Gunnar Deatherage’s dreams come to life on the runway

GunnarDeatherage
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“I feel like if you want to make a basic, simple black dress, why do it? Why not make something that people are going to be really excited to wear- something that you’re going to be noticed for wearing,” said designer, Gunnar Deatherage before the University of Florida Pride Awareness Month Fashion Show.

In a sectioned-off corridor adjacent the Reitz Union grand ballroom, his collection’s vintage aesthetic stood out. Deep shades of purple and subtle hues of green hung closely together amidst a delicate mix of off-white blouses and black lace on a sliver clothing rack.

“I was very inspired by Lemony Snicket for this line, and I think it shows in everything that I made,” Deatherage said.

Precise tailoring rang through in the upturned ends of leather collars and the ruffled cuffs of soft blouses.

At the young age of 25, the self-taught designer has already had a collection walk the runway at Mercedes-Benz Fashion Week.  The season nine Project Runway stage gave him a venue to showcase his creations. After returning for season 11 and “Project Runway Allstars,” Deatherage’s momentum has only continued to grow.

While Project Runway gave Deatherage’s work publicity, his persistence and commitment to details are what have driven him most to become successful in the fashion industry.

“You know, it wasn’t like money was rolling in, just to be me- no,” Deatherage said.

After leaving “PR Allstars,” Deatherage remained steadfast in his work ethic as he pushed himself to create new pieces that kept his followers interested in his brand.

From dealing with the complexities of maneuvering the sewing machine, to committing to a dream many are afraid to pursue, Deatherage has stuck to the mantra that any goal can be accomplished if you want it badly enough.

“That has always been my thought process,” Deatherage said. “And I wanted it, and I found a way to get it.”

After graduating high school, Deatherage attended community college for a few years, after which he became a hairstylist and devoted the rest of his time to fashion design.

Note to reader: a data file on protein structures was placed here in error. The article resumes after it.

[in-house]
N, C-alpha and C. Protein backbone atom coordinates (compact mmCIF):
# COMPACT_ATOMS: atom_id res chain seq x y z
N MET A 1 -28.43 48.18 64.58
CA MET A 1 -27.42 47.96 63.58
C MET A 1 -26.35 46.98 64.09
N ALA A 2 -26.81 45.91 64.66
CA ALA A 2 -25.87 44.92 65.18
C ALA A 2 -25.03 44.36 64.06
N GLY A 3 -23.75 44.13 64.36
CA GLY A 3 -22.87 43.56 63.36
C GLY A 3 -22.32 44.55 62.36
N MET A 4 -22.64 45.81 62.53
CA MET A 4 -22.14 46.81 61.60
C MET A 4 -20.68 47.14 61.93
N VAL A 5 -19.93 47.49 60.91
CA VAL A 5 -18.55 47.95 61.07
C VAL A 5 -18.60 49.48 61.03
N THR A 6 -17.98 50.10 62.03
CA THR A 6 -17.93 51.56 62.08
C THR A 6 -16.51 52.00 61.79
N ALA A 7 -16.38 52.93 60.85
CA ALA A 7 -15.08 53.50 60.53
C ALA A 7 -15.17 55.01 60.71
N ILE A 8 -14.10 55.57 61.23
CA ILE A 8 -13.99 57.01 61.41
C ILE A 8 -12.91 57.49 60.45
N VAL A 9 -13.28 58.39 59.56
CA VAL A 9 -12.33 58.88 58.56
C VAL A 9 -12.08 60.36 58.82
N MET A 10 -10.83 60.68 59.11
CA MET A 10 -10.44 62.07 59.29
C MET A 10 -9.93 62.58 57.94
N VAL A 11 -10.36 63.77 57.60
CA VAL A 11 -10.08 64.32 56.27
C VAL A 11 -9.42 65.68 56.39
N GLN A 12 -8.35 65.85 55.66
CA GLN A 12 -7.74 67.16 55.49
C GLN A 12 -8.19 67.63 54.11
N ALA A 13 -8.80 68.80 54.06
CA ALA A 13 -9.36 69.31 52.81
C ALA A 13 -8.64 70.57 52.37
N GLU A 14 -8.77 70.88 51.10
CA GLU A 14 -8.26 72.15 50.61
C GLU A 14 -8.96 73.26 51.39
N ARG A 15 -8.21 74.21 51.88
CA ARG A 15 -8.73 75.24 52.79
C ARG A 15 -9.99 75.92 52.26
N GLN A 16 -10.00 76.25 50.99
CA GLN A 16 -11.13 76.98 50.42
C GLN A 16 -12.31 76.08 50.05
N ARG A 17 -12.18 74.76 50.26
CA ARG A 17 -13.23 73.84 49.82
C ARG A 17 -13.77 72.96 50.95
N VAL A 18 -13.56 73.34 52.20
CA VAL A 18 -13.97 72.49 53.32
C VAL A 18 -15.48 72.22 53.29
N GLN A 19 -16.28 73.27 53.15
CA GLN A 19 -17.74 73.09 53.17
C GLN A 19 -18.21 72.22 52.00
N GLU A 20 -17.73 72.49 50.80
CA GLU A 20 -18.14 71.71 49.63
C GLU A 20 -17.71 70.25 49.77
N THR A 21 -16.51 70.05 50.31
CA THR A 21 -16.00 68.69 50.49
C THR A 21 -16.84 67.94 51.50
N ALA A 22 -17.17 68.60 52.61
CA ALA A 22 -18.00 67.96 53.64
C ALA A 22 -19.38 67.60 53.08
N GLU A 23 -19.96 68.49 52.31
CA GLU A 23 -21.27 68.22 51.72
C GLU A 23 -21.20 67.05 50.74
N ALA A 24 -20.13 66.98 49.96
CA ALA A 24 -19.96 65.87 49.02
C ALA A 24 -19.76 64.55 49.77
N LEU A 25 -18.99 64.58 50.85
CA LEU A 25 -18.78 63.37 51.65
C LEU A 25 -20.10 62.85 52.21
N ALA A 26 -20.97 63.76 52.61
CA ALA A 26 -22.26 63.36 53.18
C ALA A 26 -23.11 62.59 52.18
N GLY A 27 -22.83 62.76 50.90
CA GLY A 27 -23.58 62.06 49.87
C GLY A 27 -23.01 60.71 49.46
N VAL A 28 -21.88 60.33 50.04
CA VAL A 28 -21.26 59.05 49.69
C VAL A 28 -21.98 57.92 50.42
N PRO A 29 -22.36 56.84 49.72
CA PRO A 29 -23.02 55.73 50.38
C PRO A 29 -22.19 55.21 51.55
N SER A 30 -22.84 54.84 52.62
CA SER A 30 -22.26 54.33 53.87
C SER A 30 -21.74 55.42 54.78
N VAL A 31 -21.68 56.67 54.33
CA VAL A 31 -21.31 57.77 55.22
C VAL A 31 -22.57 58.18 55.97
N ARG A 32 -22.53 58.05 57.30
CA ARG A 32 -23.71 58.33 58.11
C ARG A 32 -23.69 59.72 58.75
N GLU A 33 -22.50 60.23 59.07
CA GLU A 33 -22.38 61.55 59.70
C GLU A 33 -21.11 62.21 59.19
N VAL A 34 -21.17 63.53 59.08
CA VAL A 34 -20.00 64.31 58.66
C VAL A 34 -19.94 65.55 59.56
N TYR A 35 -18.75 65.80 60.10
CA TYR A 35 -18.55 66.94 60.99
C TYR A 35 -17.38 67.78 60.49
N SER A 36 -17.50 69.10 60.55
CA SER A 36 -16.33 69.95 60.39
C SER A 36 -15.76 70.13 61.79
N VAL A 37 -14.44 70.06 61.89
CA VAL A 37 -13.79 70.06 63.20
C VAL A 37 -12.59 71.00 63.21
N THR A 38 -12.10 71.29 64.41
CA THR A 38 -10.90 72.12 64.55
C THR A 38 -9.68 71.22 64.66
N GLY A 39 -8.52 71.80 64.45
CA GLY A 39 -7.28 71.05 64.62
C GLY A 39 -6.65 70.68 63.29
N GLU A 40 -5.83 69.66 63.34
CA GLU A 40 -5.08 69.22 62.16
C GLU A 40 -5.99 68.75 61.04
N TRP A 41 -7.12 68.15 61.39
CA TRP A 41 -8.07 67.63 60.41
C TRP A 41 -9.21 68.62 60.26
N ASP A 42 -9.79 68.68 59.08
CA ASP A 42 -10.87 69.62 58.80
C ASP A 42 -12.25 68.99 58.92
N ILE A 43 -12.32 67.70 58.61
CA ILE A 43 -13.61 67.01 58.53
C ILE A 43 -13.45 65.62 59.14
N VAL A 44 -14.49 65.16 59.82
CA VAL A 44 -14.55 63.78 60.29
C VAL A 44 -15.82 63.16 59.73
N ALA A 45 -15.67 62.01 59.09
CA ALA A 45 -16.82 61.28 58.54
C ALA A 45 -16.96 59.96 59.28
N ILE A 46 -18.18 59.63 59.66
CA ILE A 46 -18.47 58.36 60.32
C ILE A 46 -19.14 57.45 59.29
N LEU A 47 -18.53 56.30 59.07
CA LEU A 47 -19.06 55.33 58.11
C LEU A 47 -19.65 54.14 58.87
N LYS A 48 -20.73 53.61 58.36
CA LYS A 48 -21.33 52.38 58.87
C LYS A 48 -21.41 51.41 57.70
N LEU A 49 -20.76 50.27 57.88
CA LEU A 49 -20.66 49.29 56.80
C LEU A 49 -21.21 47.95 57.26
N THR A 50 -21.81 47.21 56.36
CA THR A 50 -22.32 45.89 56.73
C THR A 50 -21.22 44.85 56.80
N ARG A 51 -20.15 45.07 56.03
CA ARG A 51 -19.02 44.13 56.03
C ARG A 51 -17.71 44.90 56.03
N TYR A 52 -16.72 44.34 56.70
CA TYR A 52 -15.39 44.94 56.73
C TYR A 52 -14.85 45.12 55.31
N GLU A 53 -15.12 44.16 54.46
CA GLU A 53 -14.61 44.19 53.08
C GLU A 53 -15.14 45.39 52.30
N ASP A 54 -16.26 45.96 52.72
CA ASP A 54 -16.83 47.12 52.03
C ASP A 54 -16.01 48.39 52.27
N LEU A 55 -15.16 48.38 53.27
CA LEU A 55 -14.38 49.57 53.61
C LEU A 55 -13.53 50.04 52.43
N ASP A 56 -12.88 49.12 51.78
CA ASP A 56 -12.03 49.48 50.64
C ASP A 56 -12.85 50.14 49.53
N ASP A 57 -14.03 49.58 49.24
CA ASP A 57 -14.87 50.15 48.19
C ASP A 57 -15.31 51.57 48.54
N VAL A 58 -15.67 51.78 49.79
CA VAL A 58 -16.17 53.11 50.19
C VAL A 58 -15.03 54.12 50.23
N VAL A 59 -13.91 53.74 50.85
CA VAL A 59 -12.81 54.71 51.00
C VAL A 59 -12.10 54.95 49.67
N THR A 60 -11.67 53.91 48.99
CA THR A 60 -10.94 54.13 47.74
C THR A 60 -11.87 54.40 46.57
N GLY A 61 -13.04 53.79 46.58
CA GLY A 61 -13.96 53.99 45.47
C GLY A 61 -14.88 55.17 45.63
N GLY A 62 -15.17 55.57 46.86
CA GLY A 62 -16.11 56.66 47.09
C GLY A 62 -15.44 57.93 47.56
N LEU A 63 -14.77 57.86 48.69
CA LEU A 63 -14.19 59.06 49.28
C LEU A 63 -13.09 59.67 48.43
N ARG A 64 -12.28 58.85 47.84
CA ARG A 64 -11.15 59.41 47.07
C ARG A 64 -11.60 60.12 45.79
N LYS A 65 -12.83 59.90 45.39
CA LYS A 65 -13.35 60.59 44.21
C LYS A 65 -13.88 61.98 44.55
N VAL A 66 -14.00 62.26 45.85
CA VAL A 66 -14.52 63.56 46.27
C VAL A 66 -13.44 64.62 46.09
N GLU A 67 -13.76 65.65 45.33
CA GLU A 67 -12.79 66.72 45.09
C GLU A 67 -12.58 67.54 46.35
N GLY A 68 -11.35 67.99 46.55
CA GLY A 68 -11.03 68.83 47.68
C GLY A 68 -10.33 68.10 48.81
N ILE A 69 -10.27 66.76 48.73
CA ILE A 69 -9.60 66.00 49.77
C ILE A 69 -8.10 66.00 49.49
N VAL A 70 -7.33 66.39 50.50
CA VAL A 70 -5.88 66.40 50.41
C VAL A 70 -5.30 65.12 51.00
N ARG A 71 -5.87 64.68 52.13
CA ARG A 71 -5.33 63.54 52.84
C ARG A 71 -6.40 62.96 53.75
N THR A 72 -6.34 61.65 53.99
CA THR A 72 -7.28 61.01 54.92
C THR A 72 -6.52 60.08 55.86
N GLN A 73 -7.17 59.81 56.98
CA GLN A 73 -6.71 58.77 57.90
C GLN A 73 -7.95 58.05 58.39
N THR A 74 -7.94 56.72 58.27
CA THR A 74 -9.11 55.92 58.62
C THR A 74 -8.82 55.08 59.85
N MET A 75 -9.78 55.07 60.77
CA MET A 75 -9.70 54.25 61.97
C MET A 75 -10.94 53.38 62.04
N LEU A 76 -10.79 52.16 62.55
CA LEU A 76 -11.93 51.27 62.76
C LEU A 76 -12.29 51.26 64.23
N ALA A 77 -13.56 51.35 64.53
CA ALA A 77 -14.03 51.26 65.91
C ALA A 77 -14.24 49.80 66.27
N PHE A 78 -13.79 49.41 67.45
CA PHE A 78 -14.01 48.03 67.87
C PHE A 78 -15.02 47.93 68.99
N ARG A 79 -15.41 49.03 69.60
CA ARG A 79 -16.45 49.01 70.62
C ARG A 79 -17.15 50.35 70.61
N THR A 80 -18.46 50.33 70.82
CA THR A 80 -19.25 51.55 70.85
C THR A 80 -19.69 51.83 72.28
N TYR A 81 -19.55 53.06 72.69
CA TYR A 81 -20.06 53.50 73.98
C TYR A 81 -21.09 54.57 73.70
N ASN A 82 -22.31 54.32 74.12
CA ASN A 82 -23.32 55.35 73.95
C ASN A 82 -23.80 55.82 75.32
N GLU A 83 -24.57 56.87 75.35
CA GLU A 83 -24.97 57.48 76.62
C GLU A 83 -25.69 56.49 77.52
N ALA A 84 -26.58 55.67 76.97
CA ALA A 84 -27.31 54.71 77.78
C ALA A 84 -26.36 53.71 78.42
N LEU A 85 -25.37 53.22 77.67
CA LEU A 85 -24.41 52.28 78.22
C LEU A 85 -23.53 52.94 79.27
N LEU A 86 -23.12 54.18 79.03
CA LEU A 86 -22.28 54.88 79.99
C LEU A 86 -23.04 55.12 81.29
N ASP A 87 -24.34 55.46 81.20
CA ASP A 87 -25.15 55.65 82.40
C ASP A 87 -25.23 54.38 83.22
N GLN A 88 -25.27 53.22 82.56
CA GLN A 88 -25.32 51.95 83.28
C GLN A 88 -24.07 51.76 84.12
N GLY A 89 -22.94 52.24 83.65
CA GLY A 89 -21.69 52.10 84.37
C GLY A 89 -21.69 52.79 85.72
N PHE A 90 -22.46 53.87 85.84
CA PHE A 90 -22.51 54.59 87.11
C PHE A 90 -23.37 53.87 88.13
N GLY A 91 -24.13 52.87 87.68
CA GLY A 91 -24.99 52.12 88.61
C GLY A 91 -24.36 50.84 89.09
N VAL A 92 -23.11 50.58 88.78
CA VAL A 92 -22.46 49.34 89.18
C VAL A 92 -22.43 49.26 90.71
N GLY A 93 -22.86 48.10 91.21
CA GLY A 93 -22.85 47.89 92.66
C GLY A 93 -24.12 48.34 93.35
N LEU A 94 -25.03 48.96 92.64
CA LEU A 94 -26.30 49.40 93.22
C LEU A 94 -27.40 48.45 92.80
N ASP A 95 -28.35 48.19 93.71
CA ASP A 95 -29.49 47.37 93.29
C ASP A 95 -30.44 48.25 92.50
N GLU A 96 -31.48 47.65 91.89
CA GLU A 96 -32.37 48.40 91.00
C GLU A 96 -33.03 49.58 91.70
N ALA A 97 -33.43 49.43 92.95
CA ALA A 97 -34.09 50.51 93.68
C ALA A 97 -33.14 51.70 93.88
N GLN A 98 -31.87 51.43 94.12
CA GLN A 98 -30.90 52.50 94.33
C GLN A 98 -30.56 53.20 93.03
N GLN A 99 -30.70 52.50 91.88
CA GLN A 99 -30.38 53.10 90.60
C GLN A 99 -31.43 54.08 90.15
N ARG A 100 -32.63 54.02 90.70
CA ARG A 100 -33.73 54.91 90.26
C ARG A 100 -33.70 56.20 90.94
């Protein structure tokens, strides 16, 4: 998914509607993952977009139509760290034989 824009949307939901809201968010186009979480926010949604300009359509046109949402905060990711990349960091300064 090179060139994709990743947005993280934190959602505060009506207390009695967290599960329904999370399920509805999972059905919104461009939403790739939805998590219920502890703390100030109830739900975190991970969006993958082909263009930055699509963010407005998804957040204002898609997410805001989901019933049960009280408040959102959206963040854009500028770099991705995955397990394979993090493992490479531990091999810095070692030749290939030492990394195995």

“It was horrifying to not go to college,” Deatherage said. “But, I just knew that this is what I wanted to do, and I have managed to, very thankfully, find a way to make a living doing it in the realm I want.”

In the meantime, Deatherage is also working on his Fall 2015 collection, which literally began as a dream.

“I had this dream about a bird woman,” Deatherage said. “She was feeding birds in the park, eating a baguette and just picking off pieces and feeding them to the birds.”

The collection has a quirky, whimsical look, he said.

“It is not the same woman, [as this line], but it could be her friend that she gets into the same club with.” Deatherage said. “She had this great white bob. She reminded me of Linda Fargo, who runs Bergdorf Goodman.”

Aside from the avant-garde nuances and glamour that comes with fashion, it is an industry that can unify people for an important cause. While Deatherage graciously brought his art to Gainesville, (where a fashion drought has been plaguing its citizens since its existence), he said he appreciated the ability that the show gave him and other designers to bring light to pride awareness.

“I think that fashion is such a fun platform to bring together a lot of people that want to bring awareness to it and also stand together,” Deatherage said. “Whether it is their cup of tea or not, they are still standing to know that equality is fair.”

Deatherage has also helped members of his community in Kentucky,  as fashion editor of a Louisville-based magazine, NFocus. The magazine hosts fundraising events for nonprofits such as Horses and Hope.

In addition to helping helping local philanthropies, Deatherage said he appreciates the artistic responsibilities that come with working at the magazine. His creativity flourishes beyond the sewing machine to the production of photo shoots, fashion spreads and features.

Whether Deatherage works in fashion design, print media, or the film industry one day “to design for the movies that inspire people,” his history has shown that no dream is impossible.

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